We have an obligation to live lives ordered to prudence. This means checking our tongue and discerning whether we are really called by God to engage another person in debate. It also means accepting in humility that our every thought is not necessarily correct. We often do not understand our own motives or how experiences and emotions can blind us in the face of certain topics. Prudence must be the order of the day, so that we can avoid sinning in social media. We must learn how to discern when to share our thoughts and when to keep them to ourselves. Here is the question we must ask ourselves when we seek to engage with others in social media: Do I desire to bring Christ to others or to be right all of the time? It is impossible to evangelize others, even cafeteria Catholics, when all we do is rant and rave at them. The assent to moral truths comes from an encounter with the Living God. When we love Christ, then we are able through the supernatural gift of faith, to love His teachings. A person who does not know Christ or love Christ cannot possibly fathom why we live as we do. This is precisely why our job is to show people Christ. It is not to tack on wins for our ego. Most of the time when we first encounter someone struggling with the Church or Christianity we need to listen. We have to come to them with an open heart to hear what their struggles are in accepting Christ and His teachings. Perhaps they have been hurt, are burdened by guilt, struggle with anger, or they are confused. We can’t possibly reach them and proclaim the Good News if all we do is talk, especially if all we do is yell at them. I can also tell you this is true as a writer. If you are going to yell at me, I am not going to listen to your point. I will either ignore it, delete it, try to write a short charitable response, or laugh at the absurdity of it. I have done all of these things.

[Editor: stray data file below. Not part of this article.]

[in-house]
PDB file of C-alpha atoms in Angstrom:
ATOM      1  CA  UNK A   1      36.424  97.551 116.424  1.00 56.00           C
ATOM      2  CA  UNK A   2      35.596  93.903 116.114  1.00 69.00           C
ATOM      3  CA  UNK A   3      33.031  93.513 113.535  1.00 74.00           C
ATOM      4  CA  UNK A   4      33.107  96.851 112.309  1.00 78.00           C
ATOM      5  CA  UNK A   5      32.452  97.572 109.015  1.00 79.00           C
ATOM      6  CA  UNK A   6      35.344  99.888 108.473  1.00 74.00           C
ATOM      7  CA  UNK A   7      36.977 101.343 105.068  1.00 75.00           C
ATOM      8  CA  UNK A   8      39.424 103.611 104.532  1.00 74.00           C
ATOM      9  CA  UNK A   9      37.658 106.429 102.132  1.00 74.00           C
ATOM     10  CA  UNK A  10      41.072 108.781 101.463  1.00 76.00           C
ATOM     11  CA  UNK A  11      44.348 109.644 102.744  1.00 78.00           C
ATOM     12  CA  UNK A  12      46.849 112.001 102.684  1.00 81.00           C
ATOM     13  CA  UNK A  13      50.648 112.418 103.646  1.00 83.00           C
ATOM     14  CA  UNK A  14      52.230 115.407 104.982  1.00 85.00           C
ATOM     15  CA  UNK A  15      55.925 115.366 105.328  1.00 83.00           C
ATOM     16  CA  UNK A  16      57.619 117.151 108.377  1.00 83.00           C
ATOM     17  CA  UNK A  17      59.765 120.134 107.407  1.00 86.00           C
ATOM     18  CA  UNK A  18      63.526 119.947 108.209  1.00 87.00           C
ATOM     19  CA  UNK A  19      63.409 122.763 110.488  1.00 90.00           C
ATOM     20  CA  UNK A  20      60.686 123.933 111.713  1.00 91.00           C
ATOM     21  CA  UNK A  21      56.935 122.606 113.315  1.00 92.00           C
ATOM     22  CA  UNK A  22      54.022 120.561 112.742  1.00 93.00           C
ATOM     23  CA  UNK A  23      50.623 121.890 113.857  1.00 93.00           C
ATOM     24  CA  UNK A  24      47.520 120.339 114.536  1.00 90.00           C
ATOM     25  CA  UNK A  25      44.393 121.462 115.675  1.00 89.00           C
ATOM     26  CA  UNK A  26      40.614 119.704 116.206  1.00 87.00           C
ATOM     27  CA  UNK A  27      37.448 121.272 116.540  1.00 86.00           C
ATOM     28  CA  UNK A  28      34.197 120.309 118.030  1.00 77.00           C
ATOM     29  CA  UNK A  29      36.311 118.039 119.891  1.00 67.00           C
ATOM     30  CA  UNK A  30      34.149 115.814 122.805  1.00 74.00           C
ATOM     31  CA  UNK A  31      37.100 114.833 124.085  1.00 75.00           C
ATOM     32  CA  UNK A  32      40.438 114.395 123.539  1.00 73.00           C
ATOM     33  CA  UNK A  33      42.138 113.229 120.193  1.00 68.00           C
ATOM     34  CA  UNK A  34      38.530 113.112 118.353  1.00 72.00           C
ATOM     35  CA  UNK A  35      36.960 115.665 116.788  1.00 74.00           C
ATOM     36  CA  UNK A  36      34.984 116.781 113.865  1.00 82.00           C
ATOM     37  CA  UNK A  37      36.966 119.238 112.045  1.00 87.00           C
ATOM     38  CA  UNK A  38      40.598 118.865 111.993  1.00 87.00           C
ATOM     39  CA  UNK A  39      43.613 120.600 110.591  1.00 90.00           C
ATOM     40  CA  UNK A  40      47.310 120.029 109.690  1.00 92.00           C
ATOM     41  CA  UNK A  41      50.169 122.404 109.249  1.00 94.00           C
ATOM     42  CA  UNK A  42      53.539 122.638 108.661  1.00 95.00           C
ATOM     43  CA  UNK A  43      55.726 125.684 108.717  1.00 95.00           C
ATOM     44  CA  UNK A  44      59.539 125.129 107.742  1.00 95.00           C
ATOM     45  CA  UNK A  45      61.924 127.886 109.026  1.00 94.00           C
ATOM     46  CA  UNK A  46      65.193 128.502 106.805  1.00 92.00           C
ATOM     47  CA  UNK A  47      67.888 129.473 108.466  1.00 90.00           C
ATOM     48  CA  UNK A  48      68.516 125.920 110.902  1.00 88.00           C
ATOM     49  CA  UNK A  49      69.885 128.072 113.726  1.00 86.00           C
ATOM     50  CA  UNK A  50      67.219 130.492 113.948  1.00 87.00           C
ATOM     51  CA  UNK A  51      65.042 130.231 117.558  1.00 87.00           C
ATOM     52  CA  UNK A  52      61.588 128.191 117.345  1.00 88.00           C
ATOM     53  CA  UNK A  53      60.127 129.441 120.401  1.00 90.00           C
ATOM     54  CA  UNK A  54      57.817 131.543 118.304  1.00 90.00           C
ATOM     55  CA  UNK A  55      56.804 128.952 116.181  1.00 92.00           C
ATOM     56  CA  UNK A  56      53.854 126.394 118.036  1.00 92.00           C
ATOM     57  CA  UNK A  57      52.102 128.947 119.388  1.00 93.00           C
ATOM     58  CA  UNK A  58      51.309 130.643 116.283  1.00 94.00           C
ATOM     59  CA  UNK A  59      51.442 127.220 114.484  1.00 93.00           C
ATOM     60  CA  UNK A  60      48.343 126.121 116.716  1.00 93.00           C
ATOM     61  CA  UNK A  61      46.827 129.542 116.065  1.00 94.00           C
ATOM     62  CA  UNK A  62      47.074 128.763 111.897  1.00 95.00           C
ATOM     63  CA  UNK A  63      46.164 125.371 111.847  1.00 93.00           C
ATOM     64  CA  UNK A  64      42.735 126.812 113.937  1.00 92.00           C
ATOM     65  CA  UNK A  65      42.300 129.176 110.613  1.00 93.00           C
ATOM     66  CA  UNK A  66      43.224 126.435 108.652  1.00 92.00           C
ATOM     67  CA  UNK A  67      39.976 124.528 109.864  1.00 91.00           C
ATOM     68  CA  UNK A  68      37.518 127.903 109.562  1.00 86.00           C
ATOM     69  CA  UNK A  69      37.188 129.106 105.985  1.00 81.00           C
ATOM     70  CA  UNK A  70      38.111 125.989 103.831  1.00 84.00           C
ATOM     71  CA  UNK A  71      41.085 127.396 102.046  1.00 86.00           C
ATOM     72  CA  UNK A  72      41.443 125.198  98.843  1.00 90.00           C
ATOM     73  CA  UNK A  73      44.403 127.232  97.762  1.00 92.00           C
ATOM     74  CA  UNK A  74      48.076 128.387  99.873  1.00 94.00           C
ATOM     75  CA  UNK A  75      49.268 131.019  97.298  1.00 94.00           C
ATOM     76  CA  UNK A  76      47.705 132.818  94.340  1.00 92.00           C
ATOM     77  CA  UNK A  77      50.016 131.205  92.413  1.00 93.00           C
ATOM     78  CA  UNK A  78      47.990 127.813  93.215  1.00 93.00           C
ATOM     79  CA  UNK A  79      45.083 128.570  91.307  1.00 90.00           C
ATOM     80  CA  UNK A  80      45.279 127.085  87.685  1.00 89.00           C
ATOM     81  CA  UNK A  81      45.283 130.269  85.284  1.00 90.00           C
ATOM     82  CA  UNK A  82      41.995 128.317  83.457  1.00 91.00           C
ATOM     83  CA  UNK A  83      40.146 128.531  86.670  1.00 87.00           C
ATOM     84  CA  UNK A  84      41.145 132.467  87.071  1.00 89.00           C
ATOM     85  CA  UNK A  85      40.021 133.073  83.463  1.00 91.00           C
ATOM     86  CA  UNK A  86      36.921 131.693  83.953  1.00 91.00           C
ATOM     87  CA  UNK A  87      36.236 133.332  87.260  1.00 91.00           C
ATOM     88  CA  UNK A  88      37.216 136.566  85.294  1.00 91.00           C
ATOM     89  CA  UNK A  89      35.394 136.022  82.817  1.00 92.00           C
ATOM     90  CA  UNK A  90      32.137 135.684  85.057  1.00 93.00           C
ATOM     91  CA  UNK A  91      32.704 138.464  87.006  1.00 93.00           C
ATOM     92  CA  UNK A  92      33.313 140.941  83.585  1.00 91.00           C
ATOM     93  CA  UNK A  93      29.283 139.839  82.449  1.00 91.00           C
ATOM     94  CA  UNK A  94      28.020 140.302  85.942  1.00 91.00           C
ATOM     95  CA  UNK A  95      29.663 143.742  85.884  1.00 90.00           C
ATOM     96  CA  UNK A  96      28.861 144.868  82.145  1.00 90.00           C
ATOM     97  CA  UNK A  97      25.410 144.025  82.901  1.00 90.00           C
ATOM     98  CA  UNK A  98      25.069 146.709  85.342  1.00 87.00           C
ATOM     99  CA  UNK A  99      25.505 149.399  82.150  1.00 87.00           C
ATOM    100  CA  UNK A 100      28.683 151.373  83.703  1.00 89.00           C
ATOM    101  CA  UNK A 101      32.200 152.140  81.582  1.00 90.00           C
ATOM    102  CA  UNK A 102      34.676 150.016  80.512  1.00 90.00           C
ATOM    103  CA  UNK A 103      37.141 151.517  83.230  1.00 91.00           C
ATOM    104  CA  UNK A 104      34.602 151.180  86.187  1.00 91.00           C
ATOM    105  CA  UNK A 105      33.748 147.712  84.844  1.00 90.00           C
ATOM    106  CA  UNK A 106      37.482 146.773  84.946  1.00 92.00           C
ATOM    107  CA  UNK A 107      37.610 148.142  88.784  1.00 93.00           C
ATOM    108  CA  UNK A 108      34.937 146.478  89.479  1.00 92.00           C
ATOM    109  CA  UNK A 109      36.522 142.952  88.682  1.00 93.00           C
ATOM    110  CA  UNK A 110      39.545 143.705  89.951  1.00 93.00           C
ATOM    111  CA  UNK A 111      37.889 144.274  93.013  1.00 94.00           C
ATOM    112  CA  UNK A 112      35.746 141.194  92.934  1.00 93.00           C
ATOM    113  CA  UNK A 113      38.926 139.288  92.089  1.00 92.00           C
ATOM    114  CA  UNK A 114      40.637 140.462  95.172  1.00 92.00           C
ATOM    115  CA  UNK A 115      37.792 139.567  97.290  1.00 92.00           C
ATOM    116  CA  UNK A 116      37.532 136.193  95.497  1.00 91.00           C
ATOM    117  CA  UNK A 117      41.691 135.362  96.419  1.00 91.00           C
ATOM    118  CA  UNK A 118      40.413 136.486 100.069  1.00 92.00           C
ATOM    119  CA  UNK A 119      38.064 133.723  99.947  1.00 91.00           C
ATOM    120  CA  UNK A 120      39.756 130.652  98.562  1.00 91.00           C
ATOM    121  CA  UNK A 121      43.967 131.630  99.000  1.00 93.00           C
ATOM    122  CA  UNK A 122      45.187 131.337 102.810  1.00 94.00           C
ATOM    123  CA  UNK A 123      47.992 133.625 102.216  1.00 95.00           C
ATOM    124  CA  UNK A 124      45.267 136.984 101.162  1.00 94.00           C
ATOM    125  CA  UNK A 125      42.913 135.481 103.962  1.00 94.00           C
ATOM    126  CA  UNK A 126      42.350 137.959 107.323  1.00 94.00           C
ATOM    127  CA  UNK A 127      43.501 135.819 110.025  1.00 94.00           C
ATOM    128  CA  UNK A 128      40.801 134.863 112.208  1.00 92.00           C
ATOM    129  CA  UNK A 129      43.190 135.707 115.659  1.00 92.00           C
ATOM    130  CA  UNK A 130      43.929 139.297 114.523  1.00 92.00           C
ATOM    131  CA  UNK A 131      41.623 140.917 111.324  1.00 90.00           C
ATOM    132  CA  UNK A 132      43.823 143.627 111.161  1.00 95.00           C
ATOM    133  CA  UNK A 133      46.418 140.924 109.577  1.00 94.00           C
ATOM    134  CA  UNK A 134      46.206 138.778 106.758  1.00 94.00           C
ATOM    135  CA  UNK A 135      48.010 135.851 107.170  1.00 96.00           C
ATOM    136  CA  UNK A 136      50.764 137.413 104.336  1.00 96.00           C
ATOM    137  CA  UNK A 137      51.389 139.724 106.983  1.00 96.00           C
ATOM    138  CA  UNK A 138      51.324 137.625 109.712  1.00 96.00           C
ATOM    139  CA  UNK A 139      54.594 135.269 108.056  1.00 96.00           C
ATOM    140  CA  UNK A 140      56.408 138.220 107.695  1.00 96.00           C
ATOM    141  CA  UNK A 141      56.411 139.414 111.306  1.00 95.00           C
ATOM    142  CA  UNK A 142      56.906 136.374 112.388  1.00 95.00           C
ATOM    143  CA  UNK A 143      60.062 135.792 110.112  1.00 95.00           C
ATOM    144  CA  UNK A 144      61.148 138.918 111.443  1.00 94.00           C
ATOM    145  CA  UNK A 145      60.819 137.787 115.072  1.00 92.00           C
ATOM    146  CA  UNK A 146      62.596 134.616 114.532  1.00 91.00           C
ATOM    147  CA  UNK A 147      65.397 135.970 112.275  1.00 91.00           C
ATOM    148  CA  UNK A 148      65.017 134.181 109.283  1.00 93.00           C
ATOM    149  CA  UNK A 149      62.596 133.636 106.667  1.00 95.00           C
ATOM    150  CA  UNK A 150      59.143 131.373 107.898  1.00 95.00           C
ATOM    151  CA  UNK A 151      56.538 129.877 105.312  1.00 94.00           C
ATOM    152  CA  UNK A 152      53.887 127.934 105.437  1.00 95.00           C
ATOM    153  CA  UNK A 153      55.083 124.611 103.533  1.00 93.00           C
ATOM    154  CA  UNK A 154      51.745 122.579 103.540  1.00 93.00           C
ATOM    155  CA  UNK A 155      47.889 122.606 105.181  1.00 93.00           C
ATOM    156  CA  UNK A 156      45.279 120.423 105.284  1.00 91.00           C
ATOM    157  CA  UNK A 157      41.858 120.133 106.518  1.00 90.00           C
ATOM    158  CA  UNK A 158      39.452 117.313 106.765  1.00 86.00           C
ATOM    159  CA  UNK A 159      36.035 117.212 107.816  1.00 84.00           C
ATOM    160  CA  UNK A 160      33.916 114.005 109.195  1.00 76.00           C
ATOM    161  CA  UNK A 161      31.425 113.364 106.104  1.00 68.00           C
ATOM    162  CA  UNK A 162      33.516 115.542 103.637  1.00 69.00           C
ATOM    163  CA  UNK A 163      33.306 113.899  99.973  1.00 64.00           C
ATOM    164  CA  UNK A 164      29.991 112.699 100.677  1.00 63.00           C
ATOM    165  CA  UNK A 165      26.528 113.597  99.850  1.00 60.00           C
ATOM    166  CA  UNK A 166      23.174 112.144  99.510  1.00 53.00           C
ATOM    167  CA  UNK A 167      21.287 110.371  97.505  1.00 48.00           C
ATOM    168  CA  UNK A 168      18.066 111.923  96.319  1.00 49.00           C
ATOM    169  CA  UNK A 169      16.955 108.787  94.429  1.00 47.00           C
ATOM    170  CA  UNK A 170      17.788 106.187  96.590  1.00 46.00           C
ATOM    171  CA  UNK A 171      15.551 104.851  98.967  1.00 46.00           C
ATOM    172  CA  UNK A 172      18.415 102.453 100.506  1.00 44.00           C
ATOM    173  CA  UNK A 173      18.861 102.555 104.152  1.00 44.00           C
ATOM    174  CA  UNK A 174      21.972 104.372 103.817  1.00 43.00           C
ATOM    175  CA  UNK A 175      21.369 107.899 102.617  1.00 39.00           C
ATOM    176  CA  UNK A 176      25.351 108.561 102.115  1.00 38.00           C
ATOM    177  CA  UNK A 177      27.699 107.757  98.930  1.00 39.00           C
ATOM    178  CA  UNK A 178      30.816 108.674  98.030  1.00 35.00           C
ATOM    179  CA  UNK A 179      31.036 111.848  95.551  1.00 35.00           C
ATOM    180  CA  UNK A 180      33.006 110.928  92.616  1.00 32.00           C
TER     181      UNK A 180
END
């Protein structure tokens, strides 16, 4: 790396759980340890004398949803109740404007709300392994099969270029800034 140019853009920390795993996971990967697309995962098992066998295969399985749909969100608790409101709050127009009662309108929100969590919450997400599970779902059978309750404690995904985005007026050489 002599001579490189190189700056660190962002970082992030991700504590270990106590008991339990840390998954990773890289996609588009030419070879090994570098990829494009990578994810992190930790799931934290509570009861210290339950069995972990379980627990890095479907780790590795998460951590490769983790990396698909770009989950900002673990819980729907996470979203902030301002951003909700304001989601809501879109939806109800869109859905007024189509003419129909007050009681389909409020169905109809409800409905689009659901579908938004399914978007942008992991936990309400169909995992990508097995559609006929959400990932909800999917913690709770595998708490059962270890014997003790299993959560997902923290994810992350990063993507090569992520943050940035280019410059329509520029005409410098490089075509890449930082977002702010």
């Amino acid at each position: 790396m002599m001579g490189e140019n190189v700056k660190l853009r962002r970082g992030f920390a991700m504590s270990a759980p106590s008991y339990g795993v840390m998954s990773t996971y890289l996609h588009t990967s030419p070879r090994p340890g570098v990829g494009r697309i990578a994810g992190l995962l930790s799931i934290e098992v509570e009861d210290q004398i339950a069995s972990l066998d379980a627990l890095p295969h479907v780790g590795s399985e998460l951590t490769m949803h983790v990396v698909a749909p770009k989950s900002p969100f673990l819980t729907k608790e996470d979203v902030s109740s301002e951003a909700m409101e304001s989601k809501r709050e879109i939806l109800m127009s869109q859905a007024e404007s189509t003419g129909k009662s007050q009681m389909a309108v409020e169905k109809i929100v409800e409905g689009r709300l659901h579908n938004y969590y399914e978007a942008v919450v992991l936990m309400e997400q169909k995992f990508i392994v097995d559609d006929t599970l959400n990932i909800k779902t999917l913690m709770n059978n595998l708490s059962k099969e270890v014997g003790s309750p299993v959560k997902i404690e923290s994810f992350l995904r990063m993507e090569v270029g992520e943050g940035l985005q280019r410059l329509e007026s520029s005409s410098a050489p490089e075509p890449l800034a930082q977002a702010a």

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When we engage with others, Catholic and non-Catholic, in social media, we are dealing with other human beings, not a computer screen. We need to stop dehumanizing others in social media. The Internet and social media are wonderful tools. They are goods in themselves as long as we use them in a properly ordered manner. They are not a chance for us to go carte blanche and sin in cyberspace to strangers, family, or friends. We can still sin sitting on our couch at home with a computer or phone in front of us. We have an obligation to be light and truth to others in charity. We do not have a right to be right all of them time, yell at people, or voice every word that goes through our heads. We must foster through habitual action the virtue of prudence. We need to be more willing to listen. We need to stop being presumptuous, which is another sin. It’s time to start approaching social media as Catholics and that is with an open heart that gives the benefit of the doubt, while sharing the Good News. We cannot possibly share the love of Christ if we are locked in sinful anger and pride. Let us go out and ‘glorify God by our lives’. Constance T. Hull is a wife, mother, homeschooler, and a graduate student theologian with an emphasis in philosophy. Her desire is to live the wonder so passionately preached in the works of G. K. Chesterton and to share that with her daughter and others. While you can frequently find her head inside of a great work of theology or philosophy, she considers her husband and daughter to be her greatest teachers. She is passionate about beauty, working towards holiness, the Sacraments, and all things Catholic. She is also published at The Federalist, Public Discourse, and blogs frequently at Swimming the Depths ( ).